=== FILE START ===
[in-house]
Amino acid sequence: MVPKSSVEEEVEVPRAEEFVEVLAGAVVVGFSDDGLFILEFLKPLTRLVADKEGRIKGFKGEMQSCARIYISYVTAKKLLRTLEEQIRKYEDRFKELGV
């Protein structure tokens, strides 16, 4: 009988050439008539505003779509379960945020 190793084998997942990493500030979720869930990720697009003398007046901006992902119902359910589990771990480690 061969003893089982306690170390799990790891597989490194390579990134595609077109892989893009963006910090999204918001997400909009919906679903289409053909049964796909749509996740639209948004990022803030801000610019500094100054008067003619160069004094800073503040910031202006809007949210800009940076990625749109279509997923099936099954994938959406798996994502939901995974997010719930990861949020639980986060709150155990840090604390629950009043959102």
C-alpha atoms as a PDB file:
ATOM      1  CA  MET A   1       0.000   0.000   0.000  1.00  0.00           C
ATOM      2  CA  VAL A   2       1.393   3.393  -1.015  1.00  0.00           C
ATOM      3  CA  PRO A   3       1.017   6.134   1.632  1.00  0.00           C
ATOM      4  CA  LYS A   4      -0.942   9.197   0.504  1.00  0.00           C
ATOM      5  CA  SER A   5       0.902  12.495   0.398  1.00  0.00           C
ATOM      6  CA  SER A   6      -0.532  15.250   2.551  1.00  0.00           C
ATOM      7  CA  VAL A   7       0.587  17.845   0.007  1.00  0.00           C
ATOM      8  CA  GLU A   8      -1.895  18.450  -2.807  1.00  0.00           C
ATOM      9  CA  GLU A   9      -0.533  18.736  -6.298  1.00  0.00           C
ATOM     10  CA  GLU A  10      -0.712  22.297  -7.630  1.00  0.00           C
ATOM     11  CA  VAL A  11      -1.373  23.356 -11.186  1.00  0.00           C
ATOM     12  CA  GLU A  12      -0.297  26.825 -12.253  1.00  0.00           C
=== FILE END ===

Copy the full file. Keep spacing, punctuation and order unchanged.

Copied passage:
[in-house]
Amino acid sequence: MVPKSSVEEEVEVPRAEEFVEVLAGAVVVGFSDDGLFILEFLKPLTRLVADKEGRIKGFKGEMQSCARIYISYVTAKKLLRTLEEQIRKYEDRFKELGV
């Protein structure tokens, strides 16, 4: 009988050439008539505003779509379960945020 190793084998997942990493500030979720869930990720697009003398007046901006992902119902359910589990771990480690 061969003893089982306690170390799990790891597989490194390579990134595609077109892989893009963006910090999204918001997400909009919906679903289409053909049964796909749509996740639209948004990022803030801000610019500094100054008067003619160069004094800073503040910031202006809007949210800009940076990625749109279509997923099936099954994938959406798996994502939901995974997010719930990861949020639980986060709150155990840090604390629950009043959102």
C-alpha atoms as a PDB file:
ATOM      1  CA  MET A   1       0.000   0.000   0.000  1.00  0.00           C
ATOM      2  CA  VAL A   2       1.393   3.393  -1.015  1.00  0.00           C
ATOM      3  CA  PRO A   3       1.017   6.134   1.632  1.00  0.00           C
ATOM      4  CA  LYS A   4      -0.942   9.197   0.504  1.00  0.00           C
ATOM      5  CA  SER A   5       0.902  12.495   0.398  1.00  0.00           C
ATOM      6  CA  SER A   6      -0.532  15.250   2.551  1.00  0.00           C
ATOM      7  CA  VAL A   7       0.587  17.845   0.007  1.00  0.00           C
ATOM      8  CA  GLU A   8      -1.895  18.450  -2.807  1.00  0.00           C
ATOM      9  CA  GLU A   9      -0.533  18.736  -6.298  1.00  0.00           C
ATOM     10  CA  GLU A  10      -0.712  22.297  -7.630  1.00  0.00           C
ATOM     11  CA  VAL A  11      -1.373  23.356 -11.186  1.00  0.00           C
ATOM     12  CA  GLU A  12      -0.297  26.825 -12.253  1.00  0.00           C